Billy Waples is best known for starting the Lynden Department Store that quickly became the center of Lynden Commerce.
Billy was a full-speed-ahead kind of fellow and was often described as a man walking into a hurricane because he walked fast and leaning forward. It was difficult for people to keep up.
Billy would do much more than just create a nationally famous general store though. His innovations continuously made Lynden a modern city instead of just a farm town.
William Waples, known as Billy, came to Washington in 1888 with his family. Here he graduated from high school in Monsanto and found his way north to Bellingham.
While working at the Fair Meat and Grocery company he met his wife-to-be Arvilla Cissna, the daughter of Charles Cissna who owned the Fair Meat and Grocery Company.
A dream was born there, and Billy pursued that dream vigorously. He set out to create the best general store in Whatcom County.
In 1897, his dream was realized, and the Lynden Department Store was born.
But that was not the only part of his dream. His vision included helping to make Lynden a jewel of the fourth corner; a modern town replete with all the modern amenities such as a railway, statewide commerce and electricity.
In the late 1890s, Billy Waples purchased land near what is now the Main Street foot bridge.
On this site, he put his new Lynden Shingle Mill, which would supply lumber for buildings in the quickly growing Whatcom county and Pacific Northwest.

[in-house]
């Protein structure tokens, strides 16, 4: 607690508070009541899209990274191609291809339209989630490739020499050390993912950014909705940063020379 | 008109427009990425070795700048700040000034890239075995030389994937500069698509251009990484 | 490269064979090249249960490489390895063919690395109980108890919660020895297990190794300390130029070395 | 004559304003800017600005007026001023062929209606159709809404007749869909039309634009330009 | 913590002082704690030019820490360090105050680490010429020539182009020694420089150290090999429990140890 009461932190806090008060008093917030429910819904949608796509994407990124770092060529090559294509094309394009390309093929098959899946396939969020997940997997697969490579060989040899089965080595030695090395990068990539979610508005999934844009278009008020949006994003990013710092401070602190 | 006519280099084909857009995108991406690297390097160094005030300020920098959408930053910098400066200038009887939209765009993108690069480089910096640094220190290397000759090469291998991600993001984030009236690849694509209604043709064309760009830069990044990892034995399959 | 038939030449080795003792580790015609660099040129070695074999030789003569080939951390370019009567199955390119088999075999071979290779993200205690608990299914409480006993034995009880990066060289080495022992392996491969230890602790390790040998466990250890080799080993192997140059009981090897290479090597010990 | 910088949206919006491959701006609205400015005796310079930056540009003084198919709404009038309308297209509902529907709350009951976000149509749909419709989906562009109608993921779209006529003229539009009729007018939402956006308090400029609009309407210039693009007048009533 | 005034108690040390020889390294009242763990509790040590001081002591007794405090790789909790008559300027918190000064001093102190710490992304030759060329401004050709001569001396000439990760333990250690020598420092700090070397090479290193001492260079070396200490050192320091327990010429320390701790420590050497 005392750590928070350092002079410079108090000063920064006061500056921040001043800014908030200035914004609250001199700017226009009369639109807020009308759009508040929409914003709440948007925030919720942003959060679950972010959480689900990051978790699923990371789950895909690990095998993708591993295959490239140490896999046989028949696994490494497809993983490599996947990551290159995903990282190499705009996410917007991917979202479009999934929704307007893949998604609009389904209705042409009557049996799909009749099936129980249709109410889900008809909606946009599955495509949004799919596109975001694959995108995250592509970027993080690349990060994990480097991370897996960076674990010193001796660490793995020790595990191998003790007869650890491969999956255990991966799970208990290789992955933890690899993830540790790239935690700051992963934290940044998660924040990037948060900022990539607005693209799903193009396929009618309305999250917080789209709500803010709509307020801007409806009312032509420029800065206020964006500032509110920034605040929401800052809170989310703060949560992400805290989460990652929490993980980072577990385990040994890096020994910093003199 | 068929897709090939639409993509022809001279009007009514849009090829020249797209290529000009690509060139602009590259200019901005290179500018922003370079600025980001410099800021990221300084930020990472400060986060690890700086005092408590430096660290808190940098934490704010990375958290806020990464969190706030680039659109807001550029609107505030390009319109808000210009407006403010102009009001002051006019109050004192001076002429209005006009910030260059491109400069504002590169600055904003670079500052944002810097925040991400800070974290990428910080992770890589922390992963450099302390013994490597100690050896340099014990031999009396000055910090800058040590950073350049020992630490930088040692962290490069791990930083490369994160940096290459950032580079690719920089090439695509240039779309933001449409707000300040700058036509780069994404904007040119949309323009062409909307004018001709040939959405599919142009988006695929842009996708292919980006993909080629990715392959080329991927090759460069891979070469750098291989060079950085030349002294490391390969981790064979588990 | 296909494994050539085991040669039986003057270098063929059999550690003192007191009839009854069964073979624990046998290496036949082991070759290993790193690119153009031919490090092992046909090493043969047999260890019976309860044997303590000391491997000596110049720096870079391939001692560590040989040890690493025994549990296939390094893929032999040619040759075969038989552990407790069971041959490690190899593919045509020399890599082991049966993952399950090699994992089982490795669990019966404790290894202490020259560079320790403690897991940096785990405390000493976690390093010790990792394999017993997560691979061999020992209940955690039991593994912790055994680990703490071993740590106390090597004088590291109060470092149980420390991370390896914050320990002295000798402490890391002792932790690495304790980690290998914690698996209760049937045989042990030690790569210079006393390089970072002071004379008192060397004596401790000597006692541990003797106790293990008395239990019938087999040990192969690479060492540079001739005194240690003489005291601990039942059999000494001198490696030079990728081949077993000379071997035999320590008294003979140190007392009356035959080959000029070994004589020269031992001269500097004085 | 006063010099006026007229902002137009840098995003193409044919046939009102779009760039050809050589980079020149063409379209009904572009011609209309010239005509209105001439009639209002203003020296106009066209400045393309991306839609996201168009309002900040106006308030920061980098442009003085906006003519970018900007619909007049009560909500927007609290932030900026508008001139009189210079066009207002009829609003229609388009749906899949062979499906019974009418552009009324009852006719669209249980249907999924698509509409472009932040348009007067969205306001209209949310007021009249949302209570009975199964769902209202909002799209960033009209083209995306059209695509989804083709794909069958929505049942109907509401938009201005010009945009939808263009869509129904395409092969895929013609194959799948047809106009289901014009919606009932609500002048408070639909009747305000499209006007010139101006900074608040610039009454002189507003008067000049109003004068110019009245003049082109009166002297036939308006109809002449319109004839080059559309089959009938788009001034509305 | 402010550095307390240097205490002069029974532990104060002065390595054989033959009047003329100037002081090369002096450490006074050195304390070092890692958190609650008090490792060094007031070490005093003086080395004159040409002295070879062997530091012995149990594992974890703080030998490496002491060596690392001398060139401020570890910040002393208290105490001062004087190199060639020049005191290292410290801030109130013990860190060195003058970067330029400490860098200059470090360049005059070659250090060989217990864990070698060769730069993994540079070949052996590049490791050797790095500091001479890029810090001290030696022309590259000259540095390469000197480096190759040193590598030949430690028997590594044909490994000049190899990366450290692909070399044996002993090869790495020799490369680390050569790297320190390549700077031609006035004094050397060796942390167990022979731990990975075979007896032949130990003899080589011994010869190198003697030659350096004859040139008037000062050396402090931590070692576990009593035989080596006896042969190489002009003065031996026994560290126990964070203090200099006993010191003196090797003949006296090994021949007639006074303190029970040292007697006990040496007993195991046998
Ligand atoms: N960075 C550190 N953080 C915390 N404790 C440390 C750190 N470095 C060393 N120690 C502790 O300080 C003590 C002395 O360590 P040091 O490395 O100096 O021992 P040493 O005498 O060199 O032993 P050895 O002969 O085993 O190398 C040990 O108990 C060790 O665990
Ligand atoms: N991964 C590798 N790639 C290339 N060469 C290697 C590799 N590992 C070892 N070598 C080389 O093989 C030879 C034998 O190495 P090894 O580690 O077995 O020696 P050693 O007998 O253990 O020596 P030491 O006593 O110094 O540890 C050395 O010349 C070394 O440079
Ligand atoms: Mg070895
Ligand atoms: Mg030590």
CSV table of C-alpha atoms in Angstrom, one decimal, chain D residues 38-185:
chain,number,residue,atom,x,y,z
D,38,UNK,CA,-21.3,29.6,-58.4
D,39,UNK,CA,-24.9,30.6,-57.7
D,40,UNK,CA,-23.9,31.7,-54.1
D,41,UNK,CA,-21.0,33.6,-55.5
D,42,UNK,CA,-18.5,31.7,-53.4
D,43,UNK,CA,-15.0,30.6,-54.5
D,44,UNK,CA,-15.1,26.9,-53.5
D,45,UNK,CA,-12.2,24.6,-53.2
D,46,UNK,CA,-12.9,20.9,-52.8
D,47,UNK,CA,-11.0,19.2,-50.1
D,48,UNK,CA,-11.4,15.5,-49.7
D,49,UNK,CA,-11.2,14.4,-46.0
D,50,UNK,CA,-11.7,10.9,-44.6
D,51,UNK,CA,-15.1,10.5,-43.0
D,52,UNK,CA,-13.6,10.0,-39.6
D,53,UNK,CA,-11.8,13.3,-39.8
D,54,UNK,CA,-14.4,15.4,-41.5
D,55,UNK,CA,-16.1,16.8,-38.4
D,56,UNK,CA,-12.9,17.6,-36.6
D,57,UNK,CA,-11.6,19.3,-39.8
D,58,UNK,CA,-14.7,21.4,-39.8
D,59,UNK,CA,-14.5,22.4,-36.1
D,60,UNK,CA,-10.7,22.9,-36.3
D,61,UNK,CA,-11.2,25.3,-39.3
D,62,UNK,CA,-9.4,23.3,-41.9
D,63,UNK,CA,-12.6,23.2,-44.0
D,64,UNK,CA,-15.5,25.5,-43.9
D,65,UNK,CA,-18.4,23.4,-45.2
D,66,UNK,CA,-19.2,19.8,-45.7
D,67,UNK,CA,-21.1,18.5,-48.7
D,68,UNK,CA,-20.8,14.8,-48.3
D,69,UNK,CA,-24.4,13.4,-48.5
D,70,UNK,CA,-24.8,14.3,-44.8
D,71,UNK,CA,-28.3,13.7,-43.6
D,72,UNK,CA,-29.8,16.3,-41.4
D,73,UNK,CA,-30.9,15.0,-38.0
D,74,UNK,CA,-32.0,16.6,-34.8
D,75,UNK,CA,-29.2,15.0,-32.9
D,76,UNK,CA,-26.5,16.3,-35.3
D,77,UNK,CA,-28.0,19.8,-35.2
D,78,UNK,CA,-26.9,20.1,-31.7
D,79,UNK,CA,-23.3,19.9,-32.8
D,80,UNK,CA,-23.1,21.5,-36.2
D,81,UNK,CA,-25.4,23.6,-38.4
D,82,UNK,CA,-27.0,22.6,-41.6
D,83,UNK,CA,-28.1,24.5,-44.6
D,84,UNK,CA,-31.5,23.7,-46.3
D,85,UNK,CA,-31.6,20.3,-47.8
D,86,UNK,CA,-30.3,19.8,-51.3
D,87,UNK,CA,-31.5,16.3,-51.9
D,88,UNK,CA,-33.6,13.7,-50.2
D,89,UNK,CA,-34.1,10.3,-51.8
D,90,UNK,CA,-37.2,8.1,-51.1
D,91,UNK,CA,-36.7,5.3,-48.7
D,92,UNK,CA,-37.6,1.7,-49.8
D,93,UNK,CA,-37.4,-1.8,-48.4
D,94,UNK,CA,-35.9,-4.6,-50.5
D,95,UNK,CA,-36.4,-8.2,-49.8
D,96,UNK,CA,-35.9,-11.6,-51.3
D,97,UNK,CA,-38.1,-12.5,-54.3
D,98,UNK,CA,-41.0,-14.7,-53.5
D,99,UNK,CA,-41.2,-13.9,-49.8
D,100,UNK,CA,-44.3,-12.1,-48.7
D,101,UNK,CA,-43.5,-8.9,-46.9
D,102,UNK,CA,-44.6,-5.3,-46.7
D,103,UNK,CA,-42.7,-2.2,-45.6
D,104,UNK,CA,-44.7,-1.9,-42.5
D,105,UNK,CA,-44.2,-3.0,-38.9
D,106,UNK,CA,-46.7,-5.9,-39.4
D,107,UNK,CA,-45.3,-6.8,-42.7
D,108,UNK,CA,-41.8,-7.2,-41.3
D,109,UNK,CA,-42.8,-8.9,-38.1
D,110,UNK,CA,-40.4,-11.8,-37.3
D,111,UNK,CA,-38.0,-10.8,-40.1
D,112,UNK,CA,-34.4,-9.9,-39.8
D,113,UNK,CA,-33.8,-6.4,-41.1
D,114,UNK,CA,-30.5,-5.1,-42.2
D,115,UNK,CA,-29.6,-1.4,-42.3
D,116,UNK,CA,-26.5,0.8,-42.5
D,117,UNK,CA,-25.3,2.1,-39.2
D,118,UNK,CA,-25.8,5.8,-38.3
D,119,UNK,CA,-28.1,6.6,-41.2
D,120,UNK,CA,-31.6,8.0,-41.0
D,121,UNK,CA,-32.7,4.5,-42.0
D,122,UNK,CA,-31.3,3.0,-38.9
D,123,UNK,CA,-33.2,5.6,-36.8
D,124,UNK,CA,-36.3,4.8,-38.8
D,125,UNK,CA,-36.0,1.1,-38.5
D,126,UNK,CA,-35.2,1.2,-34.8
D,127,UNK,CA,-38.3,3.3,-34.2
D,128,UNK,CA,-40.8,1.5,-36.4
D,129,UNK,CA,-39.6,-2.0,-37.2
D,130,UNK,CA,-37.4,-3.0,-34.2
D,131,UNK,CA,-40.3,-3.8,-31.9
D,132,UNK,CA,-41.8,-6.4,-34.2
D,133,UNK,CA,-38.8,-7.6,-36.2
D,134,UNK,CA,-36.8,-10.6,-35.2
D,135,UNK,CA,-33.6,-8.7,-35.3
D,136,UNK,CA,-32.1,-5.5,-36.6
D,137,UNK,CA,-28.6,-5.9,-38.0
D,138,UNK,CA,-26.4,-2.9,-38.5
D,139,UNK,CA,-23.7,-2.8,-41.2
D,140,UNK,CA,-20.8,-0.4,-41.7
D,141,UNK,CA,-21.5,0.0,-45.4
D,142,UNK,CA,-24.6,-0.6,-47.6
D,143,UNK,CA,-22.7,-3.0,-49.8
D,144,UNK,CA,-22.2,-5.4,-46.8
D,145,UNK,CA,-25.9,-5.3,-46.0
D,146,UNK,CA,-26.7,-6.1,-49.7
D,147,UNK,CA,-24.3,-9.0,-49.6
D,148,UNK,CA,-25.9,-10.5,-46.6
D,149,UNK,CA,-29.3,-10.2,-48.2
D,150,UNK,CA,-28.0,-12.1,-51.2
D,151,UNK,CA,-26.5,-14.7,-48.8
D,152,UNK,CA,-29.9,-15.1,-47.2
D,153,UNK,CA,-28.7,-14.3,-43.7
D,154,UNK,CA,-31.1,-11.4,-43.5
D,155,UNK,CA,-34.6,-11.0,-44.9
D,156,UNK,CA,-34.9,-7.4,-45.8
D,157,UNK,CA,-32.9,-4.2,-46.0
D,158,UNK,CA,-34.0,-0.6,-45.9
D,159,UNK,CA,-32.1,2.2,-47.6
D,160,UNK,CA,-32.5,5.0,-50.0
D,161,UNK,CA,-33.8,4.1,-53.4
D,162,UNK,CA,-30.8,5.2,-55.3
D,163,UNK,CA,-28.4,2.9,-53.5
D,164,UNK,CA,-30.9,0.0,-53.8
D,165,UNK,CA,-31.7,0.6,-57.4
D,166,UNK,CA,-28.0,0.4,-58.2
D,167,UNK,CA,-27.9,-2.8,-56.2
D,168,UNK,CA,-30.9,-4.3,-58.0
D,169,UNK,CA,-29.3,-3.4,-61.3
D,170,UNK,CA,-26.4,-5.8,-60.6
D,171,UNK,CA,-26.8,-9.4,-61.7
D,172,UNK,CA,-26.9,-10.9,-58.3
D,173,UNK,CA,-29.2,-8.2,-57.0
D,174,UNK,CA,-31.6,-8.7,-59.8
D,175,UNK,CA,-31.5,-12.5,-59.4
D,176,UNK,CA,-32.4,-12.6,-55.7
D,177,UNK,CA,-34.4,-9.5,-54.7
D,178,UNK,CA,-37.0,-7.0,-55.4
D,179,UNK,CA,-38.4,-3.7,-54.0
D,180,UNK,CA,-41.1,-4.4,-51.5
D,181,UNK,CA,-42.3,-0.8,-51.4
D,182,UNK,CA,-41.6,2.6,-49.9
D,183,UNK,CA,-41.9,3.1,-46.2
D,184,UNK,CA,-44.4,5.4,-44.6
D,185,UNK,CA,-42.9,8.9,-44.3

This may not sound much different than the hundreds of other mills around Whatcom County and Washington state, but Billy, always one to dream big, saw his mill in a different light.
In 1903 Billy Waples and Ed Edson went into business producing power for Lynden.
The name of the mill changed to Lynden Mill and Light company and supplied power to the downtown of Lynden.
The entrepreneurs determined to use the sawdust from the milling to power the electrical generator.
Lynden became a glowing example of a modern city.
Streetlamps lit the boardwalks at night (not all night though) for the first time and the small farming hamlet of Lynden was one of very few rural communities to have a functioning electrical plant.
Unfortunately, the mill, light plant and original foot bridge no longer exist, but the legacy of Billy Waples and Ed Edson lives on every time a light is turned on in Lynden.
-- Troy Luginbill is director and curator of the Lynden Pioneer Museum.